Edouard Bugnion recognized as ACM Fellow 2017

© 2017 EPFL / Alain Herzog

© 2017 EPFL / Alain Herzog

ACM, the Association for Computing Machinery, has awarded IC Professor Edouard Bugnion an ACM Fellowship 2017 “for contributions to virtual machines.” Edouard Bugnion enters the very selective top one percent of ACM members recognized with this notable distinction. 

One of the world's leading computing societies has elevated 54 of its members to ACM Fellows for major contributions in areas such as artificial intelligence, big data, database theory, design automation, information retrieval, multimedia computing and network security. “The Fellows program allows us to shine a light on landmark contributions to computing, as well as the men and women whose hard work, dedication, and inspiration are responsible for groundbreaking work that improves our lives in so many ways," explained ACM President Vicki L. Hanson.

Edouard Bugnion was recognized for the development of the VMware Workstation 1.0, which brings virtualization technology to the Linux desktop, and for creating a vibrant industry and research area around the technology. Professor Bugnion, together with his founding partners of VMware Inc, further developed virtualization as a tool for simulation and execution for multiprocessor architectures, allowing the users of these virtual-machine-based architectures to run efficiently multiple operating systems on their desktops.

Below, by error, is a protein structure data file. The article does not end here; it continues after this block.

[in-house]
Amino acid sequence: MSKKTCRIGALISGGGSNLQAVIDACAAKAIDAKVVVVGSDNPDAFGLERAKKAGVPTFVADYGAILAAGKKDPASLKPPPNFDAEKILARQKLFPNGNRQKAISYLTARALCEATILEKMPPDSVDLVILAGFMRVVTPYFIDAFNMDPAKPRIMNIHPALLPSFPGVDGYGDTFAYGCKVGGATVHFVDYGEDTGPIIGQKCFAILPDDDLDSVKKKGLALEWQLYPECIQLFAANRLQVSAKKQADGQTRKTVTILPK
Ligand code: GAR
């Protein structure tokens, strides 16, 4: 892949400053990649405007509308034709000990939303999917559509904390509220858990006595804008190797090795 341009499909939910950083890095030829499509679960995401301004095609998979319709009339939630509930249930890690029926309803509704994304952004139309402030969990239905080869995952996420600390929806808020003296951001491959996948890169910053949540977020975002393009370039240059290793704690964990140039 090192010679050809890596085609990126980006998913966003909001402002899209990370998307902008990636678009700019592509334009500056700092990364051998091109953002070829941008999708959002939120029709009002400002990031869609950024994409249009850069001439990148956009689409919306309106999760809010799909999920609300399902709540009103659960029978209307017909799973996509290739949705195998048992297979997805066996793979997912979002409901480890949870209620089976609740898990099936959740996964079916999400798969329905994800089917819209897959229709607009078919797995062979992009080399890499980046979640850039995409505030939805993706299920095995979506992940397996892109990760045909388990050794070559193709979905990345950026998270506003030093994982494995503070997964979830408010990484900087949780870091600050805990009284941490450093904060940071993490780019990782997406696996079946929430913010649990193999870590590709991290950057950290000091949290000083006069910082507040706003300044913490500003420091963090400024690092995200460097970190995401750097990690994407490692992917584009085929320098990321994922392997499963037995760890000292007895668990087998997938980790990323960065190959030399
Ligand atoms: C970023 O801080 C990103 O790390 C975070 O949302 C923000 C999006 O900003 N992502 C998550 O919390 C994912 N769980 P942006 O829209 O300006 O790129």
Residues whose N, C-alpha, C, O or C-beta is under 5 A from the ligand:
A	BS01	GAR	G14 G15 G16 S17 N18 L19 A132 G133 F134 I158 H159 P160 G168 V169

The virtualization technology, first introduced by Edouard and his VMware Inc partners, was also adopted by large-scale data-center operators to increase the efficient and safe use of shared computational resources. Professor Bugnion’s work has led to the opening of an important industry segment in virtualization technology and contributed to the emergence of exciting new research in the areas of operating systems, networking and software engineering.

“I am very happy that the many accomplishments of Edouard Bugnion have been recognized with this honor. Edouard’s work on virtual machines was fundamental to the widespread deployment of virtualization technology, which not only improved data center efficiency and effectiveness but also makes cloud computing possible,” said Dean Jim Larus of IC School.